Penalize CISSSO managers for their failures?
Our health system in the Outaouais is mapped into two very different realities: rural hospitals and CLSCs plus the urban, Gatineau, infrastructure. The entire zone, rural and urban, has one top-heavy management, CISSSO, contained entirely within the brick walls of Gatineau. The ministry’s performance reviews, year after year, rank CISSSO among the worst-managed health and social services agency in all of Quebec. Some years ours ranks the absolute worst. If the Ministry undertook a more detailed analysis, they would find Outaouais’ rural services even worse managed, all at-a-distance.
We are discussing management, not the health system itself and especially not the front-line professionals who actually make our health services work as well as they do. Our big problem – the Ministry admits – is management, our region’s closeted management.
And yet, management failures keep repeating. At their most outrageous, CISSSO’s bureaucrats insist “all goes well!” CISSSO refuses to discuss these problems in detail, certainly with public media, and continues issuing communiques on each occasion of closed facilities, missing surgeons, nursing shortages, beds lining the halls, mechanical breakdowns. Week after week, we learn that the Pontiac Community Hospital, serving an area about the size of the Republic of Ireland, cannot provide obstetrics care due to a “shortage” of surgeons. The administrators blame staff, blame nurses, blame specialists, blame politicians and budgets – yet they are in charge. When do we ever hear promises of better management?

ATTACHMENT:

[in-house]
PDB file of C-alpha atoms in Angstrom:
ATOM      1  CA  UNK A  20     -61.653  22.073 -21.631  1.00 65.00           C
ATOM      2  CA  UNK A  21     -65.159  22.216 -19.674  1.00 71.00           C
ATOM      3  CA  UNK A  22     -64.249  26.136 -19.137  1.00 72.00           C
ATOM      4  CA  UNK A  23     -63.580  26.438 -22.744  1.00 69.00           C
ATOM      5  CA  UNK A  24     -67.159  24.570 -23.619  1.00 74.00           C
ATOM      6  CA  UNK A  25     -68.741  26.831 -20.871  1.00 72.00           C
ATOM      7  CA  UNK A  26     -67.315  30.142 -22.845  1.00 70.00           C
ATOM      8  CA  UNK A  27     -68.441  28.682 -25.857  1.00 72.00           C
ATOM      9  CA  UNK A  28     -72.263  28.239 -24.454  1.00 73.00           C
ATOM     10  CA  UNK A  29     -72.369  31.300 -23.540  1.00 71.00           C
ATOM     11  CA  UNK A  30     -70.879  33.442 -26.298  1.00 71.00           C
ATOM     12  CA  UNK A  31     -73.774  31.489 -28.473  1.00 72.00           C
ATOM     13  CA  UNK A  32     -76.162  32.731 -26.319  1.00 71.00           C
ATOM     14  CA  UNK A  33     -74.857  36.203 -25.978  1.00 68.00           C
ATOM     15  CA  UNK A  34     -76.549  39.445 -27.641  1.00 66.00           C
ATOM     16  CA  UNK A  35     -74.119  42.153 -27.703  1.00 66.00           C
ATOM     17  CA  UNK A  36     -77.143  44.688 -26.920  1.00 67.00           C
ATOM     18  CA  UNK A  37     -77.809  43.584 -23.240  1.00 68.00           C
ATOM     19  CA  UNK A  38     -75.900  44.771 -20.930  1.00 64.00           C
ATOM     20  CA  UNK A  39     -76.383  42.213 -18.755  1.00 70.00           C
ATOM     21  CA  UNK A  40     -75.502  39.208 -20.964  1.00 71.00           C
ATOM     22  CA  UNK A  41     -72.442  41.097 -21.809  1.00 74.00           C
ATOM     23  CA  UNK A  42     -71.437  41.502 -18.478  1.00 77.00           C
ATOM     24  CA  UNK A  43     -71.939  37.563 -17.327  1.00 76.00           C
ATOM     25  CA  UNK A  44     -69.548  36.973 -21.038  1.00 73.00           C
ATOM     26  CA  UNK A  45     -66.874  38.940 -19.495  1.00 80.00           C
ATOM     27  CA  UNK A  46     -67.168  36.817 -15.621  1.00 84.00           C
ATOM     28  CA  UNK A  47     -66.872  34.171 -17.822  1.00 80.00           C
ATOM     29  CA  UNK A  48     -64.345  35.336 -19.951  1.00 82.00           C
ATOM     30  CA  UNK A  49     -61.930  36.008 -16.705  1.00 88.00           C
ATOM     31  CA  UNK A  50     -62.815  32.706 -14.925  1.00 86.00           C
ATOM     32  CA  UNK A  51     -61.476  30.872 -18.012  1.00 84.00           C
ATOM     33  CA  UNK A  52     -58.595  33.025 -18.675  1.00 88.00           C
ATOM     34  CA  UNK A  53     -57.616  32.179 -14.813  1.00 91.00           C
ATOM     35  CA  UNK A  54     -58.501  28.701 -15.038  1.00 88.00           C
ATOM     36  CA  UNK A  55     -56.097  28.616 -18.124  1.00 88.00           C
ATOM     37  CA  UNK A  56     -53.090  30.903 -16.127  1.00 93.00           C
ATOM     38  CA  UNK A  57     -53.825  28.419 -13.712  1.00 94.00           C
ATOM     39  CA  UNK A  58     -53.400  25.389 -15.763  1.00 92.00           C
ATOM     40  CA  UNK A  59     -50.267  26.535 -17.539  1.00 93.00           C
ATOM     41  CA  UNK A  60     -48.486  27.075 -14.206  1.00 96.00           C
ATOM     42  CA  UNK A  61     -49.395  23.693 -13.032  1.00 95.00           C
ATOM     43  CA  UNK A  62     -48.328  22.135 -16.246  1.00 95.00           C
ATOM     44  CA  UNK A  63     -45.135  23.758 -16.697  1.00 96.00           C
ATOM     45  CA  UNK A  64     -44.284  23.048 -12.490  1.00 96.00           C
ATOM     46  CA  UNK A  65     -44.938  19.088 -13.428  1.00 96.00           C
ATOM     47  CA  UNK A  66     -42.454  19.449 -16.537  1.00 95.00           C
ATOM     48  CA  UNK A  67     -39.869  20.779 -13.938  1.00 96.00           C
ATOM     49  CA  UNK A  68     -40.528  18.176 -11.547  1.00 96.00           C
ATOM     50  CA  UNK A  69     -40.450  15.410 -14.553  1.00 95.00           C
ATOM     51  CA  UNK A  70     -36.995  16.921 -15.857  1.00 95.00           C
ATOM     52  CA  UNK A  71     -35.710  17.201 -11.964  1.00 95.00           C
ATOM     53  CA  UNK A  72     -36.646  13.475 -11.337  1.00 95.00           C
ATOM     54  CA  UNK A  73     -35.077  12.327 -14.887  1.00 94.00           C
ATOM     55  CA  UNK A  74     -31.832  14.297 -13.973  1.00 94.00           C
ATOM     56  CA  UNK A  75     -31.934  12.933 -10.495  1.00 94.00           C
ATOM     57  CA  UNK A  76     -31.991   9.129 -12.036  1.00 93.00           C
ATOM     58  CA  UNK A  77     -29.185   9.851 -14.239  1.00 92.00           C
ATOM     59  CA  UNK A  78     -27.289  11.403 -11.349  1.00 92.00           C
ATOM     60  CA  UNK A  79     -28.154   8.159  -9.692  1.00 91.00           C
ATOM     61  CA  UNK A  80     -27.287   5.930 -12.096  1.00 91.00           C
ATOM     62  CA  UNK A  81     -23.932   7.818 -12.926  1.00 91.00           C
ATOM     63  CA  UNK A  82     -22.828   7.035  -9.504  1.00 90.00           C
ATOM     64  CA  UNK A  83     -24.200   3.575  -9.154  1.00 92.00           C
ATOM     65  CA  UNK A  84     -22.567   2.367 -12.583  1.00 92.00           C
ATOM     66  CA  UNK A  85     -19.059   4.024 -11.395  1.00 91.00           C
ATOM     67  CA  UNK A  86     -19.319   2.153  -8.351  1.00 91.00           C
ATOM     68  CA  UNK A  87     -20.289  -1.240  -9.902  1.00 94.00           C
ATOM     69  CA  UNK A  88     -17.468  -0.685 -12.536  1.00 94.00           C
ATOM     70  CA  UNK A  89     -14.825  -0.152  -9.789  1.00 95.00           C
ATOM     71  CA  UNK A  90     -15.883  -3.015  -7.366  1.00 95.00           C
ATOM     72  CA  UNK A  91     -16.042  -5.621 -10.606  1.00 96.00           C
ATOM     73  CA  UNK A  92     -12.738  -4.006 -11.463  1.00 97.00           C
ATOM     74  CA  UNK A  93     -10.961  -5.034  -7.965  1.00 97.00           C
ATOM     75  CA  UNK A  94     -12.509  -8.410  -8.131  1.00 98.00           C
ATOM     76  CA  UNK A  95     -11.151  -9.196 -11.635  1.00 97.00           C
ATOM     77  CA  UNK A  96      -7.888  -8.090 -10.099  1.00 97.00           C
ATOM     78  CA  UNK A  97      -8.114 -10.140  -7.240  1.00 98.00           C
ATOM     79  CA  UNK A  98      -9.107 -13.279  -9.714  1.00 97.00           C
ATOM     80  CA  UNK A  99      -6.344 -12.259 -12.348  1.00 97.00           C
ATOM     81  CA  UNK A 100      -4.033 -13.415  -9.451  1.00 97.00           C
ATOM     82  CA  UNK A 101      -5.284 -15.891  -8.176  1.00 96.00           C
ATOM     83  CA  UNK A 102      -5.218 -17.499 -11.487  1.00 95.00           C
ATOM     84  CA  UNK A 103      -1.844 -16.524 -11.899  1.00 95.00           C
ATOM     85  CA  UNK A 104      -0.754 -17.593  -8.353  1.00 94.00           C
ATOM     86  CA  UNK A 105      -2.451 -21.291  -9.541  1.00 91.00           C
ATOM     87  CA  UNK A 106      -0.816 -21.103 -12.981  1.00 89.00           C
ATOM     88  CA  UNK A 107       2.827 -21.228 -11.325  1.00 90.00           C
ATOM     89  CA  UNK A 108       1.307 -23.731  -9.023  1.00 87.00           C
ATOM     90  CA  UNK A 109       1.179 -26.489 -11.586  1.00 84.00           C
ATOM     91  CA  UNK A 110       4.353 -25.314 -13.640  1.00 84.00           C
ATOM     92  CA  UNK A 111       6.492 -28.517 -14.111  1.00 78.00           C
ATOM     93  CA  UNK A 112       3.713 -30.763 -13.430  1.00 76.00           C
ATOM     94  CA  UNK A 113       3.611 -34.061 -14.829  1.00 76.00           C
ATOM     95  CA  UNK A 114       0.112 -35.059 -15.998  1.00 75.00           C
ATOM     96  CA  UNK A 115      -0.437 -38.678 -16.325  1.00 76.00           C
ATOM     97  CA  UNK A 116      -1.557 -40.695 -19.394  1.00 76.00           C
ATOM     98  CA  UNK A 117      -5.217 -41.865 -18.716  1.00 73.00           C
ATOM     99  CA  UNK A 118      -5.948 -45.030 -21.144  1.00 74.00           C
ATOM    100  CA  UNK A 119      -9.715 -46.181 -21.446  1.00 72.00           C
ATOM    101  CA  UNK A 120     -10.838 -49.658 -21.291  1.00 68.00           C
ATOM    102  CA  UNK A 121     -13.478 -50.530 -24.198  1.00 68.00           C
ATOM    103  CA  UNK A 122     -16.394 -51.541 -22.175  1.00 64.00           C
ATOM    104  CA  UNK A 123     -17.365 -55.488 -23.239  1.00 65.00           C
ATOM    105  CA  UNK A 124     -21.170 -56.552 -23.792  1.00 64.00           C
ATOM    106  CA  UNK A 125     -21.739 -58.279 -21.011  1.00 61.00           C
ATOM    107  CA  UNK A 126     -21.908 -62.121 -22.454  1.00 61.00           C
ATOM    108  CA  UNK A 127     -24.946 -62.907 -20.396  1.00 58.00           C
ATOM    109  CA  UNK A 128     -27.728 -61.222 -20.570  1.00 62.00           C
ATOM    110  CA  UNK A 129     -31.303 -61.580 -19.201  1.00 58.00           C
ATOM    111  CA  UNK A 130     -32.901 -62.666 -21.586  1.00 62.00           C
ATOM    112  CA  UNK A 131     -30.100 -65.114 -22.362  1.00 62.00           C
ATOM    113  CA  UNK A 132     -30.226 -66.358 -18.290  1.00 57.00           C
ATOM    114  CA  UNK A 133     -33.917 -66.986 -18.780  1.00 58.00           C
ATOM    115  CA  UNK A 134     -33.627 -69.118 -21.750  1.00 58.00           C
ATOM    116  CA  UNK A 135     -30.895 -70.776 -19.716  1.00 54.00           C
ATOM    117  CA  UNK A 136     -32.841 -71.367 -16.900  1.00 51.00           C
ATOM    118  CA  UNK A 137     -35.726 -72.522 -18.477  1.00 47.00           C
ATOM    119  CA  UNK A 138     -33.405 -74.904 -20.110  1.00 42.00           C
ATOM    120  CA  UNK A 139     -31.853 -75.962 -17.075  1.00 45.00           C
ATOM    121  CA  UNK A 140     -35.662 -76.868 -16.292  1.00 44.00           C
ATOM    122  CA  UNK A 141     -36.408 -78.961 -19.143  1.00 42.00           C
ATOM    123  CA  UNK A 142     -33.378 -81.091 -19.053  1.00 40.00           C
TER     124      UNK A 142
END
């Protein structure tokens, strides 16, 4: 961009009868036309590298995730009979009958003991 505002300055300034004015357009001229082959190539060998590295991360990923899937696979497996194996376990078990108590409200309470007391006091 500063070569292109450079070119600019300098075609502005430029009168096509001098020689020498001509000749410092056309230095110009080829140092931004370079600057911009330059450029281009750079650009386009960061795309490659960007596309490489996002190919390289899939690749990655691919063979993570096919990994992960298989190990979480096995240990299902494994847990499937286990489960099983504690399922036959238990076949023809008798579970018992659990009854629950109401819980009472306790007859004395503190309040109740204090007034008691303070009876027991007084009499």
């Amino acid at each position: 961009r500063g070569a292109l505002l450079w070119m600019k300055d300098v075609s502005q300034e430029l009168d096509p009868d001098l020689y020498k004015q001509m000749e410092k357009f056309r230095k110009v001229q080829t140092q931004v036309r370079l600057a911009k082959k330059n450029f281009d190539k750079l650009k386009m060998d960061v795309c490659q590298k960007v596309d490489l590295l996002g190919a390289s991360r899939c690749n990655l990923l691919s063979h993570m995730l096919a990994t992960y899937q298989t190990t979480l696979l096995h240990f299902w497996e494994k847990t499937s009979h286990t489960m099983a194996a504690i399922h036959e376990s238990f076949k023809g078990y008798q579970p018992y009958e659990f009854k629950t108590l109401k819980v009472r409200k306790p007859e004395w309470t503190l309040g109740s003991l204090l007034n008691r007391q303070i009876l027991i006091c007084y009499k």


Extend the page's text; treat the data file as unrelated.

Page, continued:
We don’t. And, therefore, if Quebec City does not have the resources or the will to intervene, perhaps a look at best practices for management elsewhere is needed, those used in the private sector.
In business, management showing such consistent poor outcomes would have been sacked – procedures streamlined, personnel changed at the top, and penalties imposed on salaries and bonuses. Why does the Ministry not impose salary penalties on consistent management failures?
Is the Ministry of Health afraid its own role in short-changing the Outaouais’ budget will be exposed? Or perhaps the Ministry’s inability to gain control over the number of front-line doctors accredited each year?
When CISSSO announces another collapse of obstetric services in Pontiac or Wakefield, why aren’t management penalties also announced? If a Quyon family were to sue CISSSO for the hypothetical injury to a mother, say, attempting childbirth in her car on the side of the road, will the managers be told to defend themselves in court?
Since when are managers not responsible for their decisions? Each manager accepted the well-paying position, knowing the position’s history and problems. Part of every manager’s job description – by definition – is to solve problems, not blame someone else.
The Outaouais’ situation is serious. Unless measures such as penalties for poor performance are adopted, our problems will continue. Without managerial accountability, the breakdowns will continue. Without cheque-book penalties, where comes the motivation for the difficult changes required?